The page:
“The Economy of Aspiration: Gender, Creative Labor, and Self-Branding on Social Media” Brooke Erin Duffy, Temple University
From Sean Miller on October 19th, 2015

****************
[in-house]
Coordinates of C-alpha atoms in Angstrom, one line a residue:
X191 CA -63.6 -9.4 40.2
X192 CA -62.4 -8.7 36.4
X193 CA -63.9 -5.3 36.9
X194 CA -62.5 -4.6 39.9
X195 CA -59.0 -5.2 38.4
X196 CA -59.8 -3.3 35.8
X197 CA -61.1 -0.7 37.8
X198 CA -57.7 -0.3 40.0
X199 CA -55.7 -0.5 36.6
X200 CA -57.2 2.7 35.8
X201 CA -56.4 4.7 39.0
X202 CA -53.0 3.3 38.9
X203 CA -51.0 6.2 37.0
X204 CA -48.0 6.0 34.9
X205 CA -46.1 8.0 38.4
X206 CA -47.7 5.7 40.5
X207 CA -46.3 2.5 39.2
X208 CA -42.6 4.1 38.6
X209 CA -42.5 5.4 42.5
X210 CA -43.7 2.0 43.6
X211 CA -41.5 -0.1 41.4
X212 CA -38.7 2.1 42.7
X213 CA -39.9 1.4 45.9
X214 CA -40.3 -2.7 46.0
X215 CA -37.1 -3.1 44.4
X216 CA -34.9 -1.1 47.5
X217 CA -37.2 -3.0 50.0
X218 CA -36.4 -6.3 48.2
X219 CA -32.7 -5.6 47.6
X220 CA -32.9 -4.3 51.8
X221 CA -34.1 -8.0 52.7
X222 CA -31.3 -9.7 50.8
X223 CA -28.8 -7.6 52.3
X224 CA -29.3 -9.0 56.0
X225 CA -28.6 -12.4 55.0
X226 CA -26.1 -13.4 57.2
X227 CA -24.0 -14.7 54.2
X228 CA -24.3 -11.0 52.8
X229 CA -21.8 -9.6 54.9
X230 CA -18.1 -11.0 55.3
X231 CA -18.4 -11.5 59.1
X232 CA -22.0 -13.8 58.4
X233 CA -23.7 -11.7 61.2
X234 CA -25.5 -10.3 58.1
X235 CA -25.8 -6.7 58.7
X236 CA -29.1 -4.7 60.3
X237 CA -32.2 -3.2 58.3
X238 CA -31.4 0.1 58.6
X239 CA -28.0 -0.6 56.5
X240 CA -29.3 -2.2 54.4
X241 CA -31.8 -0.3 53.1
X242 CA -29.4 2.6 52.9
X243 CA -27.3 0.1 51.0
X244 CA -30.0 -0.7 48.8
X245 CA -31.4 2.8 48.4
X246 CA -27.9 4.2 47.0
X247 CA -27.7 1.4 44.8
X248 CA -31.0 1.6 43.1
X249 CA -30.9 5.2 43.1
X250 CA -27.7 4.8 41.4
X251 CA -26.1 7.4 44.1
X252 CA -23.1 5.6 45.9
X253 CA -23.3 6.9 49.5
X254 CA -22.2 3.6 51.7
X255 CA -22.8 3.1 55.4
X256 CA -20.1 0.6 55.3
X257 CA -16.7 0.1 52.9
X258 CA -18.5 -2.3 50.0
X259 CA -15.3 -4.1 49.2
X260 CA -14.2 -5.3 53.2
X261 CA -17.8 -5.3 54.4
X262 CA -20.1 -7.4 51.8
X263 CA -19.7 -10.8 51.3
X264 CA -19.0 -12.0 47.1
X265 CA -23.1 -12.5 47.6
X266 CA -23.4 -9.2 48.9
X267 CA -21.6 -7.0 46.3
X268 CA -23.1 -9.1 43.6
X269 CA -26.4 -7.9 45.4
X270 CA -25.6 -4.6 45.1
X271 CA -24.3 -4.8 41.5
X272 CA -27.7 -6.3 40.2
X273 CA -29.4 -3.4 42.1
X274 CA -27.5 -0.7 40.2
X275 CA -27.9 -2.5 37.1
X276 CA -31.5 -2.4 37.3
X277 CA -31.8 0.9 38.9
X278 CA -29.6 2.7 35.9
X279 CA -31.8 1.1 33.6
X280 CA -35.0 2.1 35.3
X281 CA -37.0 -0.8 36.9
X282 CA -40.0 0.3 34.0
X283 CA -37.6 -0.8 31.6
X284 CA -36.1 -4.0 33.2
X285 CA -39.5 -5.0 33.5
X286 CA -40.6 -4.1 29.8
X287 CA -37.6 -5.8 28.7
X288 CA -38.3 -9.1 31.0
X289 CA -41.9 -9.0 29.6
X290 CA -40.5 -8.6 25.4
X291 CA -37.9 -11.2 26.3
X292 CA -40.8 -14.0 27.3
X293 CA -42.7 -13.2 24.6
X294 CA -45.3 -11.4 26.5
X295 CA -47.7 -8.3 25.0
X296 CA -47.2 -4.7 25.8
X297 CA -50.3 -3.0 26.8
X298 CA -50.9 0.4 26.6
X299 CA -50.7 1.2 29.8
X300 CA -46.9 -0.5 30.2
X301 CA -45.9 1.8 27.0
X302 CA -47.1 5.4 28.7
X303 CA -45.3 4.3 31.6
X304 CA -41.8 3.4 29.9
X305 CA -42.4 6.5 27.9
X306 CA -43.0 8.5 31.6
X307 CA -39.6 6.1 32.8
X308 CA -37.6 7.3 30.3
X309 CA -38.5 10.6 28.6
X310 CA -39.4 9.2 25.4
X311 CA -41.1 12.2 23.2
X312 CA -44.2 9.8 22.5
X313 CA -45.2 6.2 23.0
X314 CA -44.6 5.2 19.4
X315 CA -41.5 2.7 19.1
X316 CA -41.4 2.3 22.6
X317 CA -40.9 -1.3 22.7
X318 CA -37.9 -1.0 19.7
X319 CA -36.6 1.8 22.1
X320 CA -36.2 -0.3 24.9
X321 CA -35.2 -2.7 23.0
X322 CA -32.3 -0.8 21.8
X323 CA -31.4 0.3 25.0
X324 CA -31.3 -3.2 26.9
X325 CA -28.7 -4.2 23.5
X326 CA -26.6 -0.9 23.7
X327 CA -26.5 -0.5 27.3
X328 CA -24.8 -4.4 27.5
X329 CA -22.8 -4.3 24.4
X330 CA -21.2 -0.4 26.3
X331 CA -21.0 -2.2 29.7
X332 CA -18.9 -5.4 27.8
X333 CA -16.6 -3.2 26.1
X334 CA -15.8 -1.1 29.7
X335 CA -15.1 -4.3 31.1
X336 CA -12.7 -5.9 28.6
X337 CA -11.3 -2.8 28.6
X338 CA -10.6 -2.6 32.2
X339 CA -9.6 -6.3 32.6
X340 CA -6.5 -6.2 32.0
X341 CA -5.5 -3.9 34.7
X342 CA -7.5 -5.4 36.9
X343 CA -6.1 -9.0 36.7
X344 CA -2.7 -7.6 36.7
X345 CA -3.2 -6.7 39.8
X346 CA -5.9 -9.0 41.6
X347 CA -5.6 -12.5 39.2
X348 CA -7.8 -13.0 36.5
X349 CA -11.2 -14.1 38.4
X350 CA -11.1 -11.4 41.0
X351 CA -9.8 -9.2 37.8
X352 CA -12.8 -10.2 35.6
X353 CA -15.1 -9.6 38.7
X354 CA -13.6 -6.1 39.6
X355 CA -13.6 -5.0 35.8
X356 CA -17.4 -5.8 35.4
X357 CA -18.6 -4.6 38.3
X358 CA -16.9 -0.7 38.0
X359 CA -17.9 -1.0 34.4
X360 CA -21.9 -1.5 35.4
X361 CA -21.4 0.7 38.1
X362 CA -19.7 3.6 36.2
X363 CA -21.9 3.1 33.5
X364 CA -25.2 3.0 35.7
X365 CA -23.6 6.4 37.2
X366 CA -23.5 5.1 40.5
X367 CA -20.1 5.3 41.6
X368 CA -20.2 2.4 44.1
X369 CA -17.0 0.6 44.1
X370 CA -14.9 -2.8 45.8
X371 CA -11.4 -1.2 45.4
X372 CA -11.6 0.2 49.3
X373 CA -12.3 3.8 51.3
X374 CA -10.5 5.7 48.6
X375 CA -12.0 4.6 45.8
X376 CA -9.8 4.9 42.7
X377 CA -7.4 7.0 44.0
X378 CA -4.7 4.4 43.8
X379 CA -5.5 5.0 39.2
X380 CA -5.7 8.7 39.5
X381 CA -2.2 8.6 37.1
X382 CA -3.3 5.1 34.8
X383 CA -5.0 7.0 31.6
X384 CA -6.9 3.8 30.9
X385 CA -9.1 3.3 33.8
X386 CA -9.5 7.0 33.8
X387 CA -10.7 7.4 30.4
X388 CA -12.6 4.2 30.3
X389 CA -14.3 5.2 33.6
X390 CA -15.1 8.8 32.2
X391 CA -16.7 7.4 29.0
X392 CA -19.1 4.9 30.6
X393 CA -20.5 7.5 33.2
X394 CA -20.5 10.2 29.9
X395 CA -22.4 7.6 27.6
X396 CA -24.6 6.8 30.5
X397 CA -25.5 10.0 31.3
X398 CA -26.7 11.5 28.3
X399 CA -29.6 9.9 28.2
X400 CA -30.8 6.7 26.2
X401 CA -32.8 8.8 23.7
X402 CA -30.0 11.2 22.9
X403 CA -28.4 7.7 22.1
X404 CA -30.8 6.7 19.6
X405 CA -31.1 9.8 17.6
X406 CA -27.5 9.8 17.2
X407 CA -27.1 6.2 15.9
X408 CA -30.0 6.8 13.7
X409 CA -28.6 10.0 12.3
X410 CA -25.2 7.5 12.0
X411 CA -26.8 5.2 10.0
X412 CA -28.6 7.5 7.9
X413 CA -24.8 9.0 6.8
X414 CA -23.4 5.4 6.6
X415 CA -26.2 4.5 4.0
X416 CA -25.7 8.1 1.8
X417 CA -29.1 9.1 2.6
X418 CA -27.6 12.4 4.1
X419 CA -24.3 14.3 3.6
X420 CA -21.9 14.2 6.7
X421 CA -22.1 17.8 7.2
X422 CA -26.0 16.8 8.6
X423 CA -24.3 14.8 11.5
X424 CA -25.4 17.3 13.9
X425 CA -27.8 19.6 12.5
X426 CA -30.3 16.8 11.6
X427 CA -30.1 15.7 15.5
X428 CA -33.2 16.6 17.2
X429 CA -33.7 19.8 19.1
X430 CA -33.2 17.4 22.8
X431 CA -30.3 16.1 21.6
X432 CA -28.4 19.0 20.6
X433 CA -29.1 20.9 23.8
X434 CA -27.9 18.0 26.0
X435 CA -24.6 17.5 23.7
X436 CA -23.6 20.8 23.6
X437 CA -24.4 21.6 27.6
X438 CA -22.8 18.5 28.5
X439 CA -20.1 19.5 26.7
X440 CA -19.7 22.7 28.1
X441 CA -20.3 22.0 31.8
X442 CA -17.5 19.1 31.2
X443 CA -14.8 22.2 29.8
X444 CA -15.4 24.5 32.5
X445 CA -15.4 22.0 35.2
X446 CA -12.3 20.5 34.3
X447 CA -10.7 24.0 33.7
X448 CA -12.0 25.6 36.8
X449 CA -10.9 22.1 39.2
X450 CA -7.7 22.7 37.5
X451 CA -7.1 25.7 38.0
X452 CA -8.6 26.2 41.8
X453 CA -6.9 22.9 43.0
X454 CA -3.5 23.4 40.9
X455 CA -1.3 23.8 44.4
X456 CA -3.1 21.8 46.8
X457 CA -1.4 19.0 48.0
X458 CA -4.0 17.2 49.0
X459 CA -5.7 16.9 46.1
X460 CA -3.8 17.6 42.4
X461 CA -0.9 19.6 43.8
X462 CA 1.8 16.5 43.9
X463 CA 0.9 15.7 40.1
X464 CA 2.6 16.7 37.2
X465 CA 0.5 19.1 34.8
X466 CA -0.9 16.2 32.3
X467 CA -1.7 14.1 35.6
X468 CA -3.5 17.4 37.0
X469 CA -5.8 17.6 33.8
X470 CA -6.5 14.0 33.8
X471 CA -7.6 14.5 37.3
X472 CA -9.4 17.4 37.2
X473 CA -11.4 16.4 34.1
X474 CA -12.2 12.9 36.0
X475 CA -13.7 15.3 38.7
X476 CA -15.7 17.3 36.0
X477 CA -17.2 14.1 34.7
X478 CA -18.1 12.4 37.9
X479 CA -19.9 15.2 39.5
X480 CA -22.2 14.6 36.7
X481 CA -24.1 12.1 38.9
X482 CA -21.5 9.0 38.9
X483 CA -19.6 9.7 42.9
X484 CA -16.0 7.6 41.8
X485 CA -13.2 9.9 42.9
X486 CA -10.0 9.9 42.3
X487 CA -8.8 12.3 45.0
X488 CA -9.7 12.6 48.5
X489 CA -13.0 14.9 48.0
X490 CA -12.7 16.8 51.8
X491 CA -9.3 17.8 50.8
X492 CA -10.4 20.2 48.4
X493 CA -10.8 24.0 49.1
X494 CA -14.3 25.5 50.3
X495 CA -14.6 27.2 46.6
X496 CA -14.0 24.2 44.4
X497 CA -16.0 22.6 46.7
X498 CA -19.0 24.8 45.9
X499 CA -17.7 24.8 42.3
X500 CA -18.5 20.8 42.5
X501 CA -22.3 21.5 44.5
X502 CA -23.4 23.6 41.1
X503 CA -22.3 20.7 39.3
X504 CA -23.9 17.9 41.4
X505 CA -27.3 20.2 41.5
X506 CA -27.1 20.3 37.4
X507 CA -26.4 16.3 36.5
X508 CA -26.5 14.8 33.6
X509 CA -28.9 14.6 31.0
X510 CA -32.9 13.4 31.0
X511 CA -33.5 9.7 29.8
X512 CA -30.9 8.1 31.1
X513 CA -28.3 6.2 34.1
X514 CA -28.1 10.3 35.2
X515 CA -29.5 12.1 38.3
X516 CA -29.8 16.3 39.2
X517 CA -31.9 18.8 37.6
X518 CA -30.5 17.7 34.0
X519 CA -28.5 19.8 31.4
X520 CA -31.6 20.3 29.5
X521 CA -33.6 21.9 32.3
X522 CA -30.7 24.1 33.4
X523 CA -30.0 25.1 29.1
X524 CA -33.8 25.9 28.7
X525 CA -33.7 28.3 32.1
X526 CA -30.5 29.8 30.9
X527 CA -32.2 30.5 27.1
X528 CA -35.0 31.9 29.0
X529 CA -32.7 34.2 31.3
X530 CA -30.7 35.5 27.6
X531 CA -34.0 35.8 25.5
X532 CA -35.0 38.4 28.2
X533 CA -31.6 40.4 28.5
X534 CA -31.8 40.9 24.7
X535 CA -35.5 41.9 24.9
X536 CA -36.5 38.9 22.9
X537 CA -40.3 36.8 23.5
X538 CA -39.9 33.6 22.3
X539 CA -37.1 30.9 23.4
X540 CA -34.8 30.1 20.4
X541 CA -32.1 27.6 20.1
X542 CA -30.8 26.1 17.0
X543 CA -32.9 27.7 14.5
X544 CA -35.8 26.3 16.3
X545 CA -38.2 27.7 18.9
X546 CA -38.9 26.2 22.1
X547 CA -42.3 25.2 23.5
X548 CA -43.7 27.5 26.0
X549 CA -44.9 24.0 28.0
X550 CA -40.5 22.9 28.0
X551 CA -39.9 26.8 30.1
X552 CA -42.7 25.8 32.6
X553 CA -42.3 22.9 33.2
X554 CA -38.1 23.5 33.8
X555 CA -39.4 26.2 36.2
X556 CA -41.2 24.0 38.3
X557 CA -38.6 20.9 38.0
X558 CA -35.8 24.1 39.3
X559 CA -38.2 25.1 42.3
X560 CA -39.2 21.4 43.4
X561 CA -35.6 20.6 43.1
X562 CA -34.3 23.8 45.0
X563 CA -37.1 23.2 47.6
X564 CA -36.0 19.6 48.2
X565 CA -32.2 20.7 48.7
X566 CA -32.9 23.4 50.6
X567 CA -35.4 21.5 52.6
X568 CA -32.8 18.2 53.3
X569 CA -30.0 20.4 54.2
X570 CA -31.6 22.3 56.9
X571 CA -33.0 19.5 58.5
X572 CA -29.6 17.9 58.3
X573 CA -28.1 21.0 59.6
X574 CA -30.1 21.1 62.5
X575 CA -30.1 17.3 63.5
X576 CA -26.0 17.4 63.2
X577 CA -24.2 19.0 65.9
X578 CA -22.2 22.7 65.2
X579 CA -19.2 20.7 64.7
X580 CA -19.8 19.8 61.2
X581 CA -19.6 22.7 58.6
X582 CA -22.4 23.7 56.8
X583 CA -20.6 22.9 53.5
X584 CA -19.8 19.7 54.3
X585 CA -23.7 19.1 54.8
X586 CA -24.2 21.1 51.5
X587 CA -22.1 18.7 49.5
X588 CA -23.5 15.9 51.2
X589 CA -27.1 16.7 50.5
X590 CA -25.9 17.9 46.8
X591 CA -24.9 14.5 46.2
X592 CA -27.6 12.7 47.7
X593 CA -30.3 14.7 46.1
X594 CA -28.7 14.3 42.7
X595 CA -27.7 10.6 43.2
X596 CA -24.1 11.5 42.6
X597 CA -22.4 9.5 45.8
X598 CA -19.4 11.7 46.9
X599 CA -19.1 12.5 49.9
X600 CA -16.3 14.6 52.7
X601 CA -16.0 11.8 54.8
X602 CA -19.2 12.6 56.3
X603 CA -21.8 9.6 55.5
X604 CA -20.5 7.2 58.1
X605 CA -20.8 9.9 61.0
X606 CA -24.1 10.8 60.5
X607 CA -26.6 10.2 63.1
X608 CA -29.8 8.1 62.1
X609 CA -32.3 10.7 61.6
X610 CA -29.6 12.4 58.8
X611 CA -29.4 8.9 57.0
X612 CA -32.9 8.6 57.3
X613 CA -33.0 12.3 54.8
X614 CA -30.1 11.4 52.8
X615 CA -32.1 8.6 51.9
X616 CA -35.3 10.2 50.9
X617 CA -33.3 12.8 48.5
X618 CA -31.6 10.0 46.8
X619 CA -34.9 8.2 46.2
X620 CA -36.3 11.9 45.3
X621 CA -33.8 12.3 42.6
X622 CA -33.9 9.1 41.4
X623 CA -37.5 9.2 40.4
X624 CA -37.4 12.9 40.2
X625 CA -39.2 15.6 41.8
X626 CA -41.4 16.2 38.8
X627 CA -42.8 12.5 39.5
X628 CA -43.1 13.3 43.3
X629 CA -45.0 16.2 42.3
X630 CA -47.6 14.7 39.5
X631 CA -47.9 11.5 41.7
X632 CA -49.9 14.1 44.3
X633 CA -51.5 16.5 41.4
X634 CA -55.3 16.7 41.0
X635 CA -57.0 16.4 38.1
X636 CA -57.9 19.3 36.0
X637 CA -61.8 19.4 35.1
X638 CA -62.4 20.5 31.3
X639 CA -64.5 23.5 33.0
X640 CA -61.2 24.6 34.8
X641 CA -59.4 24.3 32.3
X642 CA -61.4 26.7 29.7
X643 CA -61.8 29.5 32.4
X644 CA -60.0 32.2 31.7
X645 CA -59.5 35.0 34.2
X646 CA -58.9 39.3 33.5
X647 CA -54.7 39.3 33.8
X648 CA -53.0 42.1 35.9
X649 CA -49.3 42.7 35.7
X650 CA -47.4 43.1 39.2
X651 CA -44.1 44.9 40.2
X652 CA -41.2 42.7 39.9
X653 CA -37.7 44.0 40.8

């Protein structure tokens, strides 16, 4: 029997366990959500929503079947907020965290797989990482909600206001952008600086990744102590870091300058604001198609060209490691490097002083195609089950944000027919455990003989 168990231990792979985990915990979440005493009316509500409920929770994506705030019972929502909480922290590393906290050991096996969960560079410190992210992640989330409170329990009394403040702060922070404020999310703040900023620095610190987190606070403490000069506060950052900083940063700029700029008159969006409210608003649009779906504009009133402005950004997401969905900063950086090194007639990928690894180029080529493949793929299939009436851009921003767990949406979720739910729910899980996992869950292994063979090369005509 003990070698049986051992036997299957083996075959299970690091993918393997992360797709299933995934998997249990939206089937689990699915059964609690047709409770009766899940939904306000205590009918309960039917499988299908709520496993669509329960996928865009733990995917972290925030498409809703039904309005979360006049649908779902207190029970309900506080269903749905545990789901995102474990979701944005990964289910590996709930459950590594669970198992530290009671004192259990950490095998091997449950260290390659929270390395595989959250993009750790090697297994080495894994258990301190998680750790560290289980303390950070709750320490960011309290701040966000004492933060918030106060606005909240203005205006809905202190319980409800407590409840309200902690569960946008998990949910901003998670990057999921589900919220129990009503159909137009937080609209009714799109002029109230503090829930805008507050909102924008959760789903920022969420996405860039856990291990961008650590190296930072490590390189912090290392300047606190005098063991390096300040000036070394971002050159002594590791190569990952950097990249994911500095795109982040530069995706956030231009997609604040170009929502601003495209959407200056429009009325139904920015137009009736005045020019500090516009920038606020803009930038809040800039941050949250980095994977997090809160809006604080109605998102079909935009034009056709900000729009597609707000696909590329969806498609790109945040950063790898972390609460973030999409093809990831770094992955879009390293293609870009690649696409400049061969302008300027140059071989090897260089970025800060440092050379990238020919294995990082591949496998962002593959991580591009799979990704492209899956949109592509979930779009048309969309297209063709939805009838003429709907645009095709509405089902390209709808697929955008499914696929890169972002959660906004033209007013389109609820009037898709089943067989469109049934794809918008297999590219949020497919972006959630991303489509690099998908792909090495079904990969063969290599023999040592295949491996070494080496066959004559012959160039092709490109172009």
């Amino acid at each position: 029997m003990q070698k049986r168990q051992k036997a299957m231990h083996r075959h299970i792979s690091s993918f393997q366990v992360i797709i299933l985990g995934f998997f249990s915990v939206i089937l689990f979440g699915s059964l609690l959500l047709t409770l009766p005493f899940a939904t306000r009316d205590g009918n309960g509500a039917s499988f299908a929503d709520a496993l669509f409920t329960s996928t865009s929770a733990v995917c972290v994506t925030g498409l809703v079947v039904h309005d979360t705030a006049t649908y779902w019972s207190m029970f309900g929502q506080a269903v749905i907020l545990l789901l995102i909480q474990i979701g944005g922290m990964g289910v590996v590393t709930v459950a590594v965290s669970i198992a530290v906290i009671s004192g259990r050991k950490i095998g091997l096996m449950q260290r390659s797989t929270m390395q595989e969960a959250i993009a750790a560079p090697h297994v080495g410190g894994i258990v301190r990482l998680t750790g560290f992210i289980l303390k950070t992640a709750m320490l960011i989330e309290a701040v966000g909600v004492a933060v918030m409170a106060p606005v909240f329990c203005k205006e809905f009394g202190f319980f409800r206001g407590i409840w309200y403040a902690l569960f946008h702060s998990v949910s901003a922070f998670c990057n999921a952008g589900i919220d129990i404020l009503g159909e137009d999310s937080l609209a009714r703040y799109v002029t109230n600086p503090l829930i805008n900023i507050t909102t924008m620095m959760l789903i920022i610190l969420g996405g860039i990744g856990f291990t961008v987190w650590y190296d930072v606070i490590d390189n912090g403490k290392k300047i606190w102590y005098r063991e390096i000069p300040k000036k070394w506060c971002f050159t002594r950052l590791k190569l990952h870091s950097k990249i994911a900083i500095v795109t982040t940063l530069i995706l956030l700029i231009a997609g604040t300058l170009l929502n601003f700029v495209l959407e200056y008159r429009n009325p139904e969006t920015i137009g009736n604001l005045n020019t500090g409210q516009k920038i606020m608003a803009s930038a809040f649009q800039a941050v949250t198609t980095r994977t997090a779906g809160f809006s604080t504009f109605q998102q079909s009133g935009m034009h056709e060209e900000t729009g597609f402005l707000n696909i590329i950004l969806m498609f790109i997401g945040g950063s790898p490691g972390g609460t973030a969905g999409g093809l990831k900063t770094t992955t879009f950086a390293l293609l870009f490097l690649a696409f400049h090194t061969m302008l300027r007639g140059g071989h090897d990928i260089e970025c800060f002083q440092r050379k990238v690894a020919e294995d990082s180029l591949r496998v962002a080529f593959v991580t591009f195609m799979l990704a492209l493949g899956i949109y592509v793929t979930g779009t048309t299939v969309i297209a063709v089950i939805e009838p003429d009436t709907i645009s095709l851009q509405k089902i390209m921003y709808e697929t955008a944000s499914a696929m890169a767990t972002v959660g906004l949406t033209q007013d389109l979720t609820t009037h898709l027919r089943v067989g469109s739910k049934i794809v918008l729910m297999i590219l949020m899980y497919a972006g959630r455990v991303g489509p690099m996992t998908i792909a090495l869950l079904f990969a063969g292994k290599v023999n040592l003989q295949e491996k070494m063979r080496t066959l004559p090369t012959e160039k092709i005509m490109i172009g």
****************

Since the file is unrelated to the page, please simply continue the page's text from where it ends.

Against the backdrop of profound transformations in the technologies and economies of creative work, legions of young women are flocking to digital media platforms with aspirations of capitalizing on their passion projects. Fashion blogs, beauty vlogs, and digital styling sites, among others, are populated by individuals who articulate social media production as a path to a successful and rewarding career. This talk argues that the activities of this new class of cultural workers can be understood within the framework of what I call “aspirational labor.” Aspirational laborers pursue creative activities that hold the promise of social and economic capital; yet the reward system for these aspirants is highly uneven. Indeed, while a select few may realize their professional goals—namely to get paid doing what they love—this labor ideology obscures problematic gender and class politics. Moreover, despite the rhetoric of creative production, the aspirational labor system ensures that female participants incessantly consume and promote branded goods.